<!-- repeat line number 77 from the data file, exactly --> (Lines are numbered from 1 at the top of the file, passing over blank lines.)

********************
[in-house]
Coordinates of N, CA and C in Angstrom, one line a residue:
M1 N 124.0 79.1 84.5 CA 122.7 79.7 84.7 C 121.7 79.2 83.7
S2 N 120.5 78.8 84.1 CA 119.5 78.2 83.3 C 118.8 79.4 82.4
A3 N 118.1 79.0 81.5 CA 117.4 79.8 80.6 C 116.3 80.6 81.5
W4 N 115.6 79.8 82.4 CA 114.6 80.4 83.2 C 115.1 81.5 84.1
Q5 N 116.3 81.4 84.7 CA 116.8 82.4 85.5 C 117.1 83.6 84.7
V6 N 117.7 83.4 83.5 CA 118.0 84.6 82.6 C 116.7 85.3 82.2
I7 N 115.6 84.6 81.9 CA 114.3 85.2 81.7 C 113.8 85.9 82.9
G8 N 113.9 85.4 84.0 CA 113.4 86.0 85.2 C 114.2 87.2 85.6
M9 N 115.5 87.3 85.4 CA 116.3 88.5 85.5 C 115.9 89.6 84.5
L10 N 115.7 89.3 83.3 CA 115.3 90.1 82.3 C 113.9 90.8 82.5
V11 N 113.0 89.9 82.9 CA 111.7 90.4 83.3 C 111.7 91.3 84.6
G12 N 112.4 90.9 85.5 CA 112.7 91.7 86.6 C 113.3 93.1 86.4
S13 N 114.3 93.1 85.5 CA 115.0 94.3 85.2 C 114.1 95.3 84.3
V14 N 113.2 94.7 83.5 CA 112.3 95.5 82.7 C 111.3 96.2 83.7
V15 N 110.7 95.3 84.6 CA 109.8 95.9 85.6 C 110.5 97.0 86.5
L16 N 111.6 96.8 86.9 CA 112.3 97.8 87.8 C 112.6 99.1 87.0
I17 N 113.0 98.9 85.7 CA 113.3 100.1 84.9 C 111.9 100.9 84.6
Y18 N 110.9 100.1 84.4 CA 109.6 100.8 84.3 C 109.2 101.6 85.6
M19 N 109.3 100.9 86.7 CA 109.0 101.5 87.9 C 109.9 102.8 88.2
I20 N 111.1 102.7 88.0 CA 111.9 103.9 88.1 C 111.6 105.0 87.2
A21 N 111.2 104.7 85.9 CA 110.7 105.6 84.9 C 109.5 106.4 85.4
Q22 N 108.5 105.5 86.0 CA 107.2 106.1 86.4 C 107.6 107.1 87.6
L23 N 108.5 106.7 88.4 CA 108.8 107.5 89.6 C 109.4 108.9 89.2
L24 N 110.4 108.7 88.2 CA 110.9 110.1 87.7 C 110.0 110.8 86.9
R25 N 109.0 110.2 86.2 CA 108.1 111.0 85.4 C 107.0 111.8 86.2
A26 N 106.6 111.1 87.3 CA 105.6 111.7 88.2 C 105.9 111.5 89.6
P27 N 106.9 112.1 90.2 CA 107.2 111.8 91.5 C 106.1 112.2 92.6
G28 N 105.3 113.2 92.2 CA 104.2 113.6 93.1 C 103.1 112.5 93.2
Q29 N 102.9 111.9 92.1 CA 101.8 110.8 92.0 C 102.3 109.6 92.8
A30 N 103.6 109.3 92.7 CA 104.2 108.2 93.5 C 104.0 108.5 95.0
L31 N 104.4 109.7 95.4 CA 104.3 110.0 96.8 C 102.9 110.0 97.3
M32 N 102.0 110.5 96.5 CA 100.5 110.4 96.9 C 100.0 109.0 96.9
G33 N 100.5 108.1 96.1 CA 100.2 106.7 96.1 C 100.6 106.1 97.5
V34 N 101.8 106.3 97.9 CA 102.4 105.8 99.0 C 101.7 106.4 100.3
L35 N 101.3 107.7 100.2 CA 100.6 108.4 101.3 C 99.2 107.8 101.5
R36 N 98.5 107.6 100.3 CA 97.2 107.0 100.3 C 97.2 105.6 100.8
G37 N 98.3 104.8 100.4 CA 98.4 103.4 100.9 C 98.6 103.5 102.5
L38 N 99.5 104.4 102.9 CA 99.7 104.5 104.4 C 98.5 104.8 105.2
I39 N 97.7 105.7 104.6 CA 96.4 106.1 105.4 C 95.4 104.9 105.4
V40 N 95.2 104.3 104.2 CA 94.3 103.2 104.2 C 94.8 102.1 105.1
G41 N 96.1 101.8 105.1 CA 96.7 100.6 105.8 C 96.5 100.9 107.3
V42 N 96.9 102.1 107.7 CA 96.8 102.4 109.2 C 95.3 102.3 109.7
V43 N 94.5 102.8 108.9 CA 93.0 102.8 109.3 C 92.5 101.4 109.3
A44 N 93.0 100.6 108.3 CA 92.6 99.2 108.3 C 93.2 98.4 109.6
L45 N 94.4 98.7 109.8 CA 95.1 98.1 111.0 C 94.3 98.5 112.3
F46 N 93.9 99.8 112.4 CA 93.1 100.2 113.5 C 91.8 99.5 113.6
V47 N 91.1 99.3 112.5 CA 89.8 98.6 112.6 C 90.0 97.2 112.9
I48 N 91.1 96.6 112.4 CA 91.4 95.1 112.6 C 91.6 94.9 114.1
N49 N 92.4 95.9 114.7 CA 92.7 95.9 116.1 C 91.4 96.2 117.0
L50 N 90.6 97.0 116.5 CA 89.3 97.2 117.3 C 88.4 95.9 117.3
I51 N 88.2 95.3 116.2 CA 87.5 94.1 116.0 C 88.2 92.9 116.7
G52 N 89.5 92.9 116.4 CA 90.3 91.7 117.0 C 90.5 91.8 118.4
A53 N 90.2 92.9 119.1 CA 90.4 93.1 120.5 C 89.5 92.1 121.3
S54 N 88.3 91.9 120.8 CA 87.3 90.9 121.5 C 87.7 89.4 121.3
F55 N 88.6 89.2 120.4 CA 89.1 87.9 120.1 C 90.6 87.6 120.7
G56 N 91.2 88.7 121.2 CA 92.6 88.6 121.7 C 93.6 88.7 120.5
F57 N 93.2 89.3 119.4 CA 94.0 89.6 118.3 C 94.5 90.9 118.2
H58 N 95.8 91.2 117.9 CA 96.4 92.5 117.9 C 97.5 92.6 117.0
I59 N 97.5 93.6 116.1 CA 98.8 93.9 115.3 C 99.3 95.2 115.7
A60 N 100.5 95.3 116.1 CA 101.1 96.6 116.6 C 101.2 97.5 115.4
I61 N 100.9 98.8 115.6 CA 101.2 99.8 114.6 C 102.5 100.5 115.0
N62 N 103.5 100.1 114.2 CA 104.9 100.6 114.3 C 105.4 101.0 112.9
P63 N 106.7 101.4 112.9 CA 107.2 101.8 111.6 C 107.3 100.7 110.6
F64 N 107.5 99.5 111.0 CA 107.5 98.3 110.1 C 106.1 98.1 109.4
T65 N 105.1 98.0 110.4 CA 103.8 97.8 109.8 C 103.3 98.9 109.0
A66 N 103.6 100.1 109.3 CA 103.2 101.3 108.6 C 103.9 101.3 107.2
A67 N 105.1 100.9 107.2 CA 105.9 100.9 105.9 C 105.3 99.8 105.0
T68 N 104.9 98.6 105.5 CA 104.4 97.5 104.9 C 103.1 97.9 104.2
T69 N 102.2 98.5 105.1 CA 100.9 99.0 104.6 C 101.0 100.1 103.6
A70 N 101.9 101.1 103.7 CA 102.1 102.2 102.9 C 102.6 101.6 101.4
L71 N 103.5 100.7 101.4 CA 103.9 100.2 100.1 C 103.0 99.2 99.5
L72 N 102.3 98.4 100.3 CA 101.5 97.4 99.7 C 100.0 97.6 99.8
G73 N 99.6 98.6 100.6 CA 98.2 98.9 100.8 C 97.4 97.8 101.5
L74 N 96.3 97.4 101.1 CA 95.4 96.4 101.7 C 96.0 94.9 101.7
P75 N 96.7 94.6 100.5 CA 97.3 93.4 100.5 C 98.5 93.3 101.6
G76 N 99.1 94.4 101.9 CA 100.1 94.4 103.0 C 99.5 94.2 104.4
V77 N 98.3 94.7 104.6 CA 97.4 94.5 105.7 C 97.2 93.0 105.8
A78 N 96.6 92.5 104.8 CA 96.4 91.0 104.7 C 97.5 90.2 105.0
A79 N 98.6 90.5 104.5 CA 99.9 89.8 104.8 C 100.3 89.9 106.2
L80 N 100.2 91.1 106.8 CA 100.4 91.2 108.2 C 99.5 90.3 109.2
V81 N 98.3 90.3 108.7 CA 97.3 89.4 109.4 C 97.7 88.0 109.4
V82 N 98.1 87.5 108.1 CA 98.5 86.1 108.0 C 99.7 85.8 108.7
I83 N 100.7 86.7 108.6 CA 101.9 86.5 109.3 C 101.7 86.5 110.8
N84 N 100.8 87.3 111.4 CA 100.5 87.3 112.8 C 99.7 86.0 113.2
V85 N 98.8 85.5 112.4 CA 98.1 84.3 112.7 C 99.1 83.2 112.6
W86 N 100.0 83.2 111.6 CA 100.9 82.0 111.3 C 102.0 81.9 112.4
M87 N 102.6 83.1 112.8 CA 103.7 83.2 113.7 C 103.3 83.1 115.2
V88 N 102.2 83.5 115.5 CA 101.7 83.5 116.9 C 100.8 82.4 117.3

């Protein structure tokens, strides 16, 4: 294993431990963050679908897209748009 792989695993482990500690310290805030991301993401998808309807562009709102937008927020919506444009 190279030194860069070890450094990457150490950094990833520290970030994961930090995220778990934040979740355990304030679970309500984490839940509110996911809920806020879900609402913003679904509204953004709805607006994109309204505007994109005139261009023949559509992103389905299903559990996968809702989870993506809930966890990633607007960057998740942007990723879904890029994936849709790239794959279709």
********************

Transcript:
P75 N 96.7 94.6 100.5 CA 97.3 93.4 100.5 C 98.5 93.3 101.6